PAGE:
and then we can proceed to finish up the problem in this way:

- zepdrix

\[\large\rm \color{royalblue}{2x^2-6x}+4x-12\]To finish with the factoring, hmm let's see.
You want to deal with these `two at a time`.
The first two terms both have x's in them,
so we can pull out an x.
They also have a 2 as a factor, ya?
So let's pull 2x out of each of the first two terms.\[\large\rm \color{royalblue}{2x(x-3)}+4x-12\]

- zepdrix

ok with that step? :U

- RAM231

yeah. Im with you.

- zepdrix

Let's look at the other "pair",\[\large\rm 2x(x-3)+\color{royalblue}{4x-12}\]What can we take out of each of these blue guys?

- RAM231

2x

- zepdrix

Hmm, no.
The last term doesn't have an x in it.

- zepdrix

A 2 is fine, I think we can take a larger amount than a 2 out though.

- RAM231

maybe 6?

- zepdrix

Hmm we can't take a 6 out of a 4.

- RAM231

then 3(: or 4?

- zepdrix

We can take a 4 out of a 4,
and we can take a 4 out of a 12,
ok ya that works :o
Taking the 4 out of 4x leaves us with x as the first term in the brackets,
and taking 4 out of 12 leaves us with 3 as the other value.\[\large\rm 2x(x-3)+\color{royalblue}{4x-12}\]\[\large\rm 2x(x-3)+\color{royalblue}{4(x-3)}\]

- zepdrix

\[\large\rm 2x(x-3)+4(x-3)\]This next step is a little tough.
Let's artificially place some square brackets around the outside,\[\large\rm [2x(x-3)+4(x-3)]\]From this point, we want to factor again.
We want to figure out what each term has in common, and pull it all the way outside of the square brackets.

- RAM231

wouldn't taking 4 out of 12 be 8 though?

- zepdrix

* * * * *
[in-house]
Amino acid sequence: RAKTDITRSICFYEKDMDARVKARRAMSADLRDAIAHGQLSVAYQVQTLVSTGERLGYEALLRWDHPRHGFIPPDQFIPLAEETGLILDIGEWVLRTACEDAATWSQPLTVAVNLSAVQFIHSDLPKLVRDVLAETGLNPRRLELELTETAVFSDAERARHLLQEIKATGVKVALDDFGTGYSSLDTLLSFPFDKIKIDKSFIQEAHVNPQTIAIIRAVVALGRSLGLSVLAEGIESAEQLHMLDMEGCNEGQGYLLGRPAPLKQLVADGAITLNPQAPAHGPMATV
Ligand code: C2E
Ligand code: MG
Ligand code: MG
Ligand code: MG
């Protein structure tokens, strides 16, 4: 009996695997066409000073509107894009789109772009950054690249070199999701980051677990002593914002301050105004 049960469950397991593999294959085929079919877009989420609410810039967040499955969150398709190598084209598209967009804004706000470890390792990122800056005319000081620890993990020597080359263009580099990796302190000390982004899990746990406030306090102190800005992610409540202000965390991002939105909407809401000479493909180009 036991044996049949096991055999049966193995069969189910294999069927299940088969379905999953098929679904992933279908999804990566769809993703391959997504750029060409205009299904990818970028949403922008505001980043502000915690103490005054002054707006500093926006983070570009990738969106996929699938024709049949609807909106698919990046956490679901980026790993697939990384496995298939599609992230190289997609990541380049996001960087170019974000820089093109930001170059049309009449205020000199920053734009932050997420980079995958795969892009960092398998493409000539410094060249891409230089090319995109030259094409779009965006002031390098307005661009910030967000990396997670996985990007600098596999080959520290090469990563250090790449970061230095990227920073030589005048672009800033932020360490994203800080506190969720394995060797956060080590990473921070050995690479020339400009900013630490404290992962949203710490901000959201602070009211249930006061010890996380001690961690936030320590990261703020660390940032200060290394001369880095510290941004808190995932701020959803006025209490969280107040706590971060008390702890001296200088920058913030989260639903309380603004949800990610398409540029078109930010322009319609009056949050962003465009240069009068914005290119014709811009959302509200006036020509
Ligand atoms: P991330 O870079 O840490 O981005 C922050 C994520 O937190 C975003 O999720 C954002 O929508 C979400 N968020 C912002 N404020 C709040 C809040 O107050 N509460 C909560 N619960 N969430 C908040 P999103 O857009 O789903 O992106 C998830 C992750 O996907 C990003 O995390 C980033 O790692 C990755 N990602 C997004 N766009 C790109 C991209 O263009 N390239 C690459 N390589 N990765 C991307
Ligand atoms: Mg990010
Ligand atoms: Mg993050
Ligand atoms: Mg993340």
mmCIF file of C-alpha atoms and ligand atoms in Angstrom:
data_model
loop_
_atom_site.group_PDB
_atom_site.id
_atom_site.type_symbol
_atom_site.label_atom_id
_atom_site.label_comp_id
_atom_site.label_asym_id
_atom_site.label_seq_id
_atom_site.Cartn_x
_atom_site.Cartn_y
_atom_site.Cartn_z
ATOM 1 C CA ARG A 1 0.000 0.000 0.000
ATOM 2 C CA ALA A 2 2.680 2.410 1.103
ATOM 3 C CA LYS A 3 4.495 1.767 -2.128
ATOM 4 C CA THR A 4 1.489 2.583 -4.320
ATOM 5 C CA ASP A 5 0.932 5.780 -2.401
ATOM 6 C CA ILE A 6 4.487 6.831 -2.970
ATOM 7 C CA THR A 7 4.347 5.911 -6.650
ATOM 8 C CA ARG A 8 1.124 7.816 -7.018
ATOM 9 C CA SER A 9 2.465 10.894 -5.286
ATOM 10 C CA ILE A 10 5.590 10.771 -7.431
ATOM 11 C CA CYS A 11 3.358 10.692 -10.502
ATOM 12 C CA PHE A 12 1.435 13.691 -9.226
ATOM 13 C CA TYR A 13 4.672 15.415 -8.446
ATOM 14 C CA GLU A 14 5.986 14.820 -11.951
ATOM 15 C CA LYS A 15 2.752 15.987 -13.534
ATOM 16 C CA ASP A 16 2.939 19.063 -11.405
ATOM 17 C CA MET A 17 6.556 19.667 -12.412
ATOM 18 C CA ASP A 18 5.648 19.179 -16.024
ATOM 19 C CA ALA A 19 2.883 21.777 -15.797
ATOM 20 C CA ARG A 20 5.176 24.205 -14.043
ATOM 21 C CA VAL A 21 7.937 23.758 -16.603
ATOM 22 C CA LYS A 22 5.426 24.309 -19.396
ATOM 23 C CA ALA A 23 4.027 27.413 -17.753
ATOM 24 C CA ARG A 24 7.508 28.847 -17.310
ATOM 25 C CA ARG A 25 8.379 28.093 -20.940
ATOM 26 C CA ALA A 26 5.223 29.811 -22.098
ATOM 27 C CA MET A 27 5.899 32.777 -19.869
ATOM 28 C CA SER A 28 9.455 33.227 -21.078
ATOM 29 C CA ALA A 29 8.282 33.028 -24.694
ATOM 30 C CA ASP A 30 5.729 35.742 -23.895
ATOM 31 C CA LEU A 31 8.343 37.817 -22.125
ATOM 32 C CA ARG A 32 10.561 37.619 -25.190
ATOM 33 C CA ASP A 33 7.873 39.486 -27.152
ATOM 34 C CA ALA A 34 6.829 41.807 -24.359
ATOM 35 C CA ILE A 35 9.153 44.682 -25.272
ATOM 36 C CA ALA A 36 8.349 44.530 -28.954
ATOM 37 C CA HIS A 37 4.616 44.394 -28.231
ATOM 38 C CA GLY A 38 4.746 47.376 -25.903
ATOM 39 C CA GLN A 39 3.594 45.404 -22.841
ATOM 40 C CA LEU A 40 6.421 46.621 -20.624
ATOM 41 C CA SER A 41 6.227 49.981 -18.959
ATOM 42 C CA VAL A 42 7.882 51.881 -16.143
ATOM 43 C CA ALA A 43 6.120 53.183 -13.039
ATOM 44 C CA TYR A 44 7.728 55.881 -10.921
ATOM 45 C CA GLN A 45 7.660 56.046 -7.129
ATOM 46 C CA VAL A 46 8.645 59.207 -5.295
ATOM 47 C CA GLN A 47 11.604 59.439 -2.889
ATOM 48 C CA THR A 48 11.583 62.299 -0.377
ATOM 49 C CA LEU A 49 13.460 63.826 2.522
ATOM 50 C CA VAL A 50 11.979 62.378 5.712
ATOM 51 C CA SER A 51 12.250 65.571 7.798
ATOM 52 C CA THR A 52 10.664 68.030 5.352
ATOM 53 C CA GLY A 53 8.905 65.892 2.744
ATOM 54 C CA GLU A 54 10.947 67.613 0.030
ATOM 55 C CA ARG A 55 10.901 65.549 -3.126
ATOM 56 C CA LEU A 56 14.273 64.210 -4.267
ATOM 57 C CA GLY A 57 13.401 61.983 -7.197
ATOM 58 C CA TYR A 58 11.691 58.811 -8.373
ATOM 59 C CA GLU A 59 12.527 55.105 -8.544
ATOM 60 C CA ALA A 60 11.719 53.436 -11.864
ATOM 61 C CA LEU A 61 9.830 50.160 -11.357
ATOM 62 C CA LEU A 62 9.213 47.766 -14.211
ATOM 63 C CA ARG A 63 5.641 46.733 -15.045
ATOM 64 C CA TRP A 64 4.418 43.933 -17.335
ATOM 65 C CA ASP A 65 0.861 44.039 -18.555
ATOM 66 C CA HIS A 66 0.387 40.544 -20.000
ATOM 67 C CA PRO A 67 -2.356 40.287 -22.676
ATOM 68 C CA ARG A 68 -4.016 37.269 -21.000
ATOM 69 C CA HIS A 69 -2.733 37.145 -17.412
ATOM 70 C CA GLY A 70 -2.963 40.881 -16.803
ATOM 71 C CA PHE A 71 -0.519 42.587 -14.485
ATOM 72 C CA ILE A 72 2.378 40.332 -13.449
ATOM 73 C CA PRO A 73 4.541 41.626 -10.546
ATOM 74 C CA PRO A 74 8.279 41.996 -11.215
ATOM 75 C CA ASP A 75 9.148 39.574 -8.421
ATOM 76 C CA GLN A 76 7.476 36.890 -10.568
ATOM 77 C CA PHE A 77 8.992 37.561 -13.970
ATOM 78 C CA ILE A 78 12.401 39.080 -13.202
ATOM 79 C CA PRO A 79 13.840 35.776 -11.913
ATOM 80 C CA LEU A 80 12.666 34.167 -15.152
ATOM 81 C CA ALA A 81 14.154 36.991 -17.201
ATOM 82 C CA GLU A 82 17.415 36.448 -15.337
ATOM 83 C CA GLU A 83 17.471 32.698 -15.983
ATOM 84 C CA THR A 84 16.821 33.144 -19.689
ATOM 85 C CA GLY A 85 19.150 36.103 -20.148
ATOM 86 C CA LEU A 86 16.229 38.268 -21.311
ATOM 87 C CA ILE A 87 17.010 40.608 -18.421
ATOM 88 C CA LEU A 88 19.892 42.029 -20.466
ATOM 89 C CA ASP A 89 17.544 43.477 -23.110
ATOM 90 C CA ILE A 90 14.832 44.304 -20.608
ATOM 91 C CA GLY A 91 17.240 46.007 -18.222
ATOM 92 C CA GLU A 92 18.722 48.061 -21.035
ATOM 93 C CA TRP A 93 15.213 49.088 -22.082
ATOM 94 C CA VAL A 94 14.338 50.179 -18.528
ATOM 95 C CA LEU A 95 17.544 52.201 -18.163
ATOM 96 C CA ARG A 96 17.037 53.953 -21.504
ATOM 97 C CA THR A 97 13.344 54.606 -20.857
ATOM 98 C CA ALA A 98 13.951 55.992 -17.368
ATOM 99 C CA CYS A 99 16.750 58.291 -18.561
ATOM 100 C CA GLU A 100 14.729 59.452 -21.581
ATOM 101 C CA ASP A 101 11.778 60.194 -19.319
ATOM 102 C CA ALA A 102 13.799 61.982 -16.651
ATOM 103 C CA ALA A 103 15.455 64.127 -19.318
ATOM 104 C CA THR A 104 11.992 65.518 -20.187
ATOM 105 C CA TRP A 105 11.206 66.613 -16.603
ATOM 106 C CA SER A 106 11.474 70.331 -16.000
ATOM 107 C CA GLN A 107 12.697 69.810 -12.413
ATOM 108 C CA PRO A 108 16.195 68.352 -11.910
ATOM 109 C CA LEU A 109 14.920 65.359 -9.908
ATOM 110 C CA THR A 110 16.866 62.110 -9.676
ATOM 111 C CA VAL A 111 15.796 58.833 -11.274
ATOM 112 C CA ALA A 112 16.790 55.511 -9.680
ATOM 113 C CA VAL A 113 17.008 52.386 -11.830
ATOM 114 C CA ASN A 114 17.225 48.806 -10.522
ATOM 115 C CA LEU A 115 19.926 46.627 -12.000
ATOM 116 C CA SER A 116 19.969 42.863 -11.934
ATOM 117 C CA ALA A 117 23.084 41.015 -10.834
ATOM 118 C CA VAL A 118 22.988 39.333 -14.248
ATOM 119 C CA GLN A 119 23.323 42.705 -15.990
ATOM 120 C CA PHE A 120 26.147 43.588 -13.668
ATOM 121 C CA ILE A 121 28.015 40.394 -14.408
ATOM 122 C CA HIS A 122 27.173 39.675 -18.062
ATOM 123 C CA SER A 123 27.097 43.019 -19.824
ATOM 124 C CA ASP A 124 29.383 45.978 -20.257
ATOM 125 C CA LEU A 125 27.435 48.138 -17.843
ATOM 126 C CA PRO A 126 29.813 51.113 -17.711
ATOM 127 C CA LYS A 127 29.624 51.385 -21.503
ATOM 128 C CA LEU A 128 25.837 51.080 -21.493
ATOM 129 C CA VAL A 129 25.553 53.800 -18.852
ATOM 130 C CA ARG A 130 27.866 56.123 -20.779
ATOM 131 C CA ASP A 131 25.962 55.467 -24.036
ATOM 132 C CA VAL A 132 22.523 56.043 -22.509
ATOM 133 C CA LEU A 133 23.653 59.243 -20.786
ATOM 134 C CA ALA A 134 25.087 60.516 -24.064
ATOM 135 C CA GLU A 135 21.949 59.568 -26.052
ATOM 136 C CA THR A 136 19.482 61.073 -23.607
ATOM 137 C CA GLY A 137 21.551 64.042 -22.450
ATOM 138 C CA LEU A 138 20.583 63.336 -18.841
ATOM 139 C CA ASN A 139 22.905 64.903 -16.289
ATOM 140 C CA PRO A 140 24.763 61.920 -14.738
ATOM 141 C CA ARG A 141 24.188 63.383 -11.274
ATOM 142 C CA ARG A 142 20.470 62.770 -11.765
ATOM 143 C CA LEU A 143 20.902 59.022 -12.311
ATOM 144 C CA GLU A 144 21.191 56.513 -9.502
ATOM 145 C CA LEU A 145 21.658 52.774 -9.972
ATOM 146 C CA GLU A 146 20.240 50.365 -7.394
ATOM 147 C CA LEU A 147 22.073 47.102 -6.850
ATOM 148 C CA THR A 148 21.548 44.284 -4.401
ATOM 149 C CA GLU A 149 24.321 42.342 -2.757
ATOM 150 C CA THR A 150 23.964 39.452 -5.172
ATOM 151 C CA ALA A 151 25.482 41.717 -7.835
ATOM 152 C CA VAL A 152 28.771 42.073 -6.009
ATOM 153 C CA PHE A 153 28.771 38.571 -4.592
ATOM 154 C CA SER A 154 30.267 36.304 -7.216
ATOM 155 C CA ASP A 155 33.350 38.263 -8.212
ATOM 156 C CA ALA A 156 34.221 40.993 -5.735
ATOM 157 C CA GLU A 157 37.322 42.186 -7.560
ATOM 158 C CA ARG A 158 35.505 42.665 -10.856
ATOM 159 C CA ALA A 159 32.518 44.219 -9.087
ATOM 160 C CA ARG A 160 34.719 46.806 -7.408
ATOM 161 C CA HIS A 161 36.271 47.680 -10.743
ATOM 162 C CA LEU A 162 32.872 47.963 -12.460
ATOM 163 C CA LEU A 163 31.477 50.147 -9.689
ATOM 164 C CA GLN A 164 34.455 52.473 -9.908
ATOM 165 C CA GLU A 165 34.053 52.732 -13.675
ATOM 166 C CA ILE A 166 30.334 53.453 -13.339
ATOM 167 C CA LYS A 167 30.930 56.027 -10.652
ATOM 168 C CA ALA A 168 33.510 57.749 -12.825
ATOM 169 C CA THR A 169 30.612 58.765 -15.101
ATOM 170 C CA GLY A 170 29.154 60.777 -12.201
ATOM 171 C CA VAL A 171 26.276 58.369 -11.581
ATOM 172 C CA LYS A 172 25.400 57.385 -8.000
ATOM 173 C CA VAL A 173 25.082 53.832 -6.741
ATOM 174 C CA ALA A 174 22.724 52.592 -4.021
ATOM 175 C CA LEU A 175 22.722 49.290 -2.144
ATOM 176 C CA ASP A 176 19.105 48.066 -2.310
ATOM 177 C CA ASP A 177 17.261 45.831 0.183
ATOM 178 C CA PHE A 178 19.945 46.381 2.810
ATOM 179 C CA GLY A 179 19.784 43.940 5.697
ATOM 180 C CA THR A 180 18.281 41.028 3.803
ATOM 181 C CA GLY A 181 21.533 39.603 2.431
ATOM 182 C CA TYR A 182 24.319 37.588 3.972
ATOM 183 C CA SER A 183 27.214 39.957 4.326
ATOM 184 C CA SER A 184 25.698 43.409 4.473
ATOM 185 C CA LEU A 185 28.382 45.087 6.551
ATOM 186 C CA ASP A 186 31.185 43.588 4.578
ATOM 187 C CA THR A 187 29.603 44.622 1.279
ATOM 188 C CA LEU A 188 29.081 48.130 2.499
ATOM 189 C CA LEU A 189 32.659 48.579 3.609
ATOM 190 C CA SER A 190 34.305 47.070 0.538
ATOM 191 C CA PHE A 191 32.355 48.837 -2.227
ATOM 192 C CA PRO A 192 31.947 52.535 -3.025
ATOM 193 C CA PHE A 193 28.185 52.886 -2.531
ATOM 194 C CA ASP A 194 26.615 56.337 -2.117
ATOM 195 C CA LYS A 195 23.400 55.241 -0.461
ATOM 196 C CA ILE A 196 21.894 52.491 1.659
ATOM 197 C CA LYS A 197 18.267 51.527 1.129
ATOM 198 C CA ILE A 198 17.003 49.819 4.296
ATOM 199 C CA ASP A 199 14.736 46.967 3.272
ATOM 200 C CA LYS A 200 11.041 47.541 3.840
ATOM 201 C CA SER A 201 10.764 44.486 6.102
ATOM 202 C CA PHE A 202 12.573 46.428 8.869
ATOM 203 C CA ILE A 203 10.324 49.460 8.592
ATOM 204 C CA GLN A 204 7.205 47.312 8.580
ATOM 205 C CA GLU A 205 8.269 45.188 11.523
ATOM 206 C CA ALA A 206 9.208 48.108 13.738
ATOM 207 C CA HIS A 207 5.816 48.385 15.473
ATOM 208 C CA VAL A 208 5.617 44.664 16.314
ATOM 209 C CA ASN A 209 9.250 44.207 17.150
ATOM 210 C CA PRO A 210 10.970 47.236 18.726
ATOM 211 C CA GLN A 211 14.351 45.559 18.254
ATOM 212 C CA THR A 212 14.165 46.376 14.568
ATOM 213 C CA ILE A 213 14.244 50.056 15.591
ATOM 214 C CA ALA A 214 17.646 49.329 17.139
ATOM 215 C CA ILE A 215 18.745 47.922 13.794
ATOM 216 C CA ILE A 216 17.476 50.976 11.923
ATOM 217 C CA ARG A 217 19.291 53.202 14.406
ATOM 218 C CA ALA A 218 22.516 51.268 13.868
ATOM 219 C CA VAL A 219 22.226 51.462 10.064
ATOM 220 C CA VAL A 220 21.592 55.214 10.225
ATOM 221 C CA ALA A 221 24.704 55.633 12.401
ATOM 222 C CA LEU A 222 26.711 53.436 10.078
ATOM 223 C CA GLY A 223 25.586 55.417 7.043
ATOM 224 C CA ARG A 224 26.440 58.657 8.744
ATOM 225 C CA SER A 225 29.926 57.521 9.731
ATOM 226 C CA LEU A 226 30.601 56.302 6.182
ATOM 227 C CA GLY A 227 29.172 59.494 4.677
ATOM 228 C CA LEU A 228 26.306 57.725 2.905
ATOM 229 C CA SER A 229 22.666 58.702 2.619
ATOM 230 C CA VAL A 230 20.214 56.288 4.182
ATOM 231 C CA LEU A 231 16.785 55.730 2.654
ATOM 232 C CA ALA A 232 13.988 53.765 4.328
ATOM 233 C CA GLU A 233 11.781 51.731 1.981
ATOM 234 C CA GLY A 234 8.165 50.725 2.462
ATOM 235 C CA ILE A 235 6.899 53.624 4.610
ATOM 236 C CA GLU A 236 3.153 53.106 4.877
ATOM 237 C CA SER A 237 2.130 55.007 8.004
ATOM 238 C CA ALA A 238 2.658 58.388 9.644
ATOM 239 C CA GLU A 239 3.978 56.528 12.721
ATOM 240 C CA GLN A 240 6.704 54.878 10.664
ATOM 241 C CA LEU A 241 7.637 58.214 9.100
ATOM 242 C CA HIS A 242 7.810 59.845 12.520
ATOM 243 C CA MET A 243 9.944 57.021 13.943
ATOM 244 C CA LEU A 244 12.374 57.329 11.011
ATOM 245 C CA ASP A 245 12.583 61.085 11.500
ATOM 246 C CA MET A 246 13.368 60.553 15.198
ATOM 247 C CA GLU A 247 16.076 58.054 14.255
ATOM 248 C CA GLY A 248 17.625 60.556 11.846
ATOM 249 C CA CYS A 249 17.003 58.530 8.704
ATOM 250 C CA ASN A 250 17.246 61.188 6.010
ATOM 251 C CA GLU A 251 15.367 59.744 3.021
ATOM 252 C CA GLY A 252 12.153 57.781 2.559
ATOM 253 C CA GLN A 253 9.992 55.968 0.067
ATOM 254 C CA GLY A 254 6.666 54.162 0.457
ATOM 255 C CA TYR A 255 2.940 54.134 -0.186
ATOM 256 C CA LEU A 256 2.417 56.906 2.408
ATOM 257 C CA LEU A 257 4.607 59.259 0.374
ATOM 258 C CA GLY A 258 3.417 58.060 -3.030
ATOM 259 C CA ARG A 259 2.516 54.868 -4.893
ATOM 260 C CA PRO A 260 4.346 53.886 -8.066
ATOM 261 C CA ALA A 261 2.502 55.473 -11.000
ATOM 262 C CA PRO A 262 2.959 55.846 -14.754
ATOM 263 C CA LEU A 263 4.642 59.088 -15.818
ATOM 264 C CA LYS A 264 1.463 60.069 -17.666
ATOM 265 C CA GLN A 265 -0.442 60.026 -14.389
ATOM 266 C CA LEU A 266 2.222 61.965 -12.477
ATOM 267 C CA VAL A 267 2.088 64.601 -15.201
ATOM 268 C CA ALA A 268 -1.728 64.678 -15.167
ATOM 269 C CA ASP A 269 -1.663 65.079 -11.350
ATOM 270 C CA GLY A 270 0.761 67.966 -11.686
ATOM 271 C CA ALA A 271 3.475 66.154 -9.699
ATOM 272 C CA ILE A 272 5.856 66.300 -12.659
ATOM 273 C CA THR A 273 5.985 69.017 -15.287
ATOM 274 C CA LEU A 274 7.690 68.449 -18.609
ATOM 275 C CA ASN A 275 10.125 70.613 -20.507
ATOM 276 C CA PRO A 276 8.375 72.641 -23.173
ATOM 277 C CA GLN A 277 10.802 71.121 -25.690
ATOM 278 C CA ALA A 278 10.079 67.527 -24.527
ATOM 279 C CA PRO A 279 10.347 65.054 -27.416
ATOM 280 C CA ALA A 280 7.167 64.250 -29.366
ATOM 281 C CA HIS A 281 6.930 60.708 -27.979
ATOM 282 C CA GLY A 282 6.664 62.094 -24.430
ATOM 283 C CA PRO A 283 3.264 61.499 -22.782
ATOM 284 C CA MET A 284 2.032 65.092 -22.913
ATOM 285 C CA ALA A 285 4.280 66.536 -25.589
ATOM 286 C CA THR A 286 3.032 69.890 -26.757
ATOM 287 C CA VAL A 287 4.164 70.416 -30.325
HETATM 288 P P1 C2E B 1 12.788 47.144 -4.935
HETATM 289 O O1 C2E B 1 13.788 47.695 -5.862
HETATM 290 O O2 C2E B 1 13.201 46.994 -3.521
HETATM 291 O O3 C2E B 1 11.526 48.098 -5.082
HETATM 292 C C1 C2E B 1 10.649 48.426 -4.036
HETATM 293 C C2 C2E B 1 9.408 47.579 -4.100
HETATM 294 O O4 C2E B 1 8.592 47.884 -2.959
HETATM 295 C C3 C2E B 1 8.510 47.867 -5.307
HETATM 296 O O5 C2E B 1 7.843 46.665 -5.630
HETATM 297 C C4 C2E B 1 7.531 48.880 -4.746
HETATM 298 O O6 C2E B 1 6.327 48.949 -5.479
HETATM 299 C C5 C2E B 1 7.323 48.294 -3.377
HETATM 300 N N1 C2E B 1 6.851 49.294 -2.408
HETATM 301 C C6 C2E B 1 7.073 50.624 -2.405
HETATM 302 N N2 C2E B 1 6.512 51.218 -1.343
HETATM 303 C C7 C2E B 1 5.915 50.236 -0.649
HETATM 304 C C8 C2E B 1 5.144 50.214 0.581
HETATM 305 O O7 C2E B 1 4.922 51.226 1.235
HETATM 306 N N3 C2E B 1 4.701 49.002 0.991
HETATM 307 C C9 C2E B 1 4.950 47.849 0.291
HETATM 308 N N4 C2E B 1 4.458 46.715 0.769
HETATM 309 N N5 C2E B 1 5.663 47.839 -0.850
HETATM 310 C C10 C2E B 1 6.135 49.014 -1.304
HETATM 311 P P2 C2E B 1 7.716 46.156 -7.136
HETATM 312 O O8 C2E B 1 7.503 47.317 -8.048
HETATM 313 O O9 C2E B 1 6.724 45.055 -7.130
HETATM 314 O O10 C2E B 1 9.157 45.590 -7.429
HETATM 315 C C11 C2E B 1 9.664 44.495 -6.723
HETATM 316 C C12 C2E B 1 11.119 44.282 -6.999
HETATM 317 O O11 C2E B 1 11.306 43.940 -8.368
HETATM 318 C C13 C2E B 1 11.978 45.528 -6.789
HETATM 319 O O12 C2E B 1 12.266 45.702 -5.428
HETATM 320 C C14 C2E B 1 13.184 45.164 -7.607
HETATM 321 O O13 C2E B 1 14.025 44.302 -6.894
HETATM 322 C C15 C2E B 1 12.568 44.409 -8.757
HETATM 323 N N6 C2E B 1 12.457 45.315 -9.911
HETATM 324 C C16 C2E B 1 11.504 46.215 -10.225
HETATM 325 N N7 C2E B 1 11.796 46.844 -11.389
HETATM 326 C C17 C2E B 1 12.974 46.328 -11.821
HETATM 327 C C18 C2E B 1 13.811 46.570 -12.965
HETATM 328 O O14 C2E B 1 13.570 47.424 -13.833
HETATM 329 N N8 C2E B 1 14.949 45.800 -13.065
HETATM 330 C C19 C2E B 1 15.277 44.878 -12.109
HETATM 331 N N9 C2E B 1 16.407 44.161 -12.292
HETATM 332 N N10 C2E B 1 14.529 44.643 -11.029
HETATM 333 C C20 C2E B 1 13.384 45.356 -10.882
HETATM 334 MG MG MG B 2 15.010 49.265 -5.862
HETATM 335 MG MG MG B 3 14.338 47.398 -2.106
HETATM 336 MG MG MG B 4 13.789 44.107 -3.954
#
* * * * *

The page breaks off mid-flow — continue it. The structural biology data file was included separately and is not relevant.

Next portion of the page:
When I say "taking out", what I mean is "dividing out"

- RAM231

oh okay. gotcha

- zepdrix

Do you see anything that they have in common?\[\large\rm [2x\color{orangered}{(x-3)}+4\color{orangered}{(x-3)}]\]

- RAM231

the variable x and the -3... so the ones you highlighted in red

- zepdrix

So we'll factor that out of each term, bringing it to the outside of the square brackets.\[\large\rm [2x\color{orangered}{(x-3)}+4\color{orangered}{(x-3)}]\]\[\large\rm \color{orangered}{(x-3)}[\qquad?\qquad+\qquad?\qquad]\]What are we left with in the square brackets when we do this?

- RAM231

2x+4

- zepdrix

\[\large\rm \color{orangered}{(x-3)}[2x+4]\]Ok good good good.
And there is our final result!
We can change the square brackets to round brackets so it matches our answer choices a little better,\[\large\rm (x-3)(2x+4)\]

- zepdrix

Which of course is the same thing as\[\large\rm (2x+4)(x-3)\]

- RAM231

oh cool! Thanks! I got it right! Thanks @zepdrix are you in college or something? lol

- zepdrix

Yes, hopefully I'll graduate soon :)
Gettin' too old for this school'n stuff lol

- welshfella

@RAM231 - if you would like to see another example its on the following short titorial
http://openstudy.com/users/welshfella#/updates/55c0a151e4b01850ec7ff57d

- welshfella

* tutorial

- RAM231

xD bahaha welcome to my world. Ive still got this upcoming year, and 4 years of college/grad school

- welshfella

Mine was over many years ago...

- welshfella

good luck